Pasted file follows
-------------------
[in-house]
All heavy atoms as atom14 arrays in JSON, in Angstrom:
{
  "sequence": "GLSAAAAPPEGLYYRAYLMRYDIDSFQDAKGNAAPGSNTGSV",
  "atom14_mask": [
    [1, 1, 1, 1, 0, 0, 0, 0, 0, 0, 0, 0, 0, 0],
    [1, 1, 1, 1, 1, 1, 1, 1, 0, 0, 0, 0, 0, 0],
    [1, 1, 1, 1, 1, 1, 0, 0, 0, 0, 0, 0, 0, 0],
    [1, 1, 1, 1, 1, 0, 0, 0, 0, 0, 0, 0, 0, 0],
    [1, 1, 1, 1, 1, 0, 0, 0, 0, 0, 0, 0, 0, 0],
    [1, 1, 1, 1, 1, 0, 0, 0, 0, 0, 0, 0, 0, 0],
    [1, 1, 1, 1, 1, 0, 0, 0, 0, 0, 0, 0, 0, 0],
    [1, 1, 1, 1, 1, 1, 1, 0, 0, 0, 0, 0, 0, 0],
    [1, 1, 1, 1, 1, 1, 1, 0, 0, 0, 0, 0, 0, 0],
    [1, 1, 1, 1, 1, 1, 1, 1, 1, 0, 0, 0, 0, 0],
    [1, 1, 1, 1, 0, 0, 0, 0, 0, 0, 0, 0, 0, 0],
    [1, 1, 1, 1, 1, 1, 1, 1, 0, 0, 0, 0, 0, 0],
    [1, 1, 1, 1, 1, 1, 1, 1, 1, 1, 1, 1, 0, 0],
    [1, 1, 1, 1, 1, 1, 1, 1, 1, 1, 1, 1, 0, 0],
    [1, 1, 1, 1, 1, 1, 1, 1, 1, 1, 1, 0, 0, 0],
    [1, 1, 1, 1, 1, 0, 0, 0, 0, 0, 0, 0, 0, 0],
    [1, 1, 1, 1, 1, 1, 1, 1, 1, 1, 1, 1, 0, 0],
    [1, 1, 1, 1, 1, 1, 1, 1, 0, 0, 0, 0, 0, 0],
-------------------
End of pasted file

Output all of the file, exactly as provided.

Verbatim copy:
[in-house]
All heavy atoms as atom14 arrays in JSON, in Angstrom:
{
  "sequence": "GLSAAAAPPEGLYYRAYLMRYDIDSFQDAKGNAAPGSNTGSV",
  "atom14_mask": [
    [1, 1, 1, 1, 0, 0, 0, 0, 0, 0, 0, 0, 0, 0],
    [1, 1, 1, 1, 1, 1, 1, 1, 0, 0, 0, 0, 0, 0],
    [1, 1, 1, 1, 1, 1, 0, 0, 0, 0, 0, 0, 0, 0],
    [1, 1, 1, 1, 1, 0, 0, 0, 0, 0, 0, 0, 0, 0],
    [1, 1, 1, 1, 1, 0, 0, 0, 0, 0, 0, 0, 0, 0],
    [1, 1, 1, 1, 1, 0, 0, 0, 0, 0, 0, 0, 0, 0],
    [1, 1, 1, 1, 1, 0, 0, 0, 0, 0, 0, 0, 0, 0],
    [1, 1, 1, 1, 1, 1, 1, 0, 0, 0, 0, 0, 0, 0],
    [1, 1, 1, 1, 1, 1, 1, 0, 0, 0, 0, 0, 0, 0],
    [1, 1, 1, 1, 1, 1, 1, 1, 1, 0, 0, 0, 0, 0],
    [1, 1, 1, 1, 0, 0, 0, 0, 0, 0, 0, 0, 0, 0],
    [1, 1, 1, 1, 1, 1, 1, 1, 0, 0, 0, 0, 0, 0],
    [1, 1, 1, 1, 1, 1, 1, 1, 1, 1, 1, 1, 0, 0],
    [1, 1, 1, 1, 1, 1, 1, 1, 1, 1, 1, 1, 0, 0],
    [1, 1, 1, 1, 1, 1, 1, 1, 1, 1, 1, 0, 0, 0],
    [1, 1, 1, 1, 1, 0, 0, 0, 0, 0, 0, 0, 0, 0],
    [1, 1, 1, 1, 1, 1, 1, 1, 1, 1, 1, 1, 0, 0],
    [1, 1, 1, 1, 1, 1, 1, 1, 0, 0, 0, 0, 0, 0],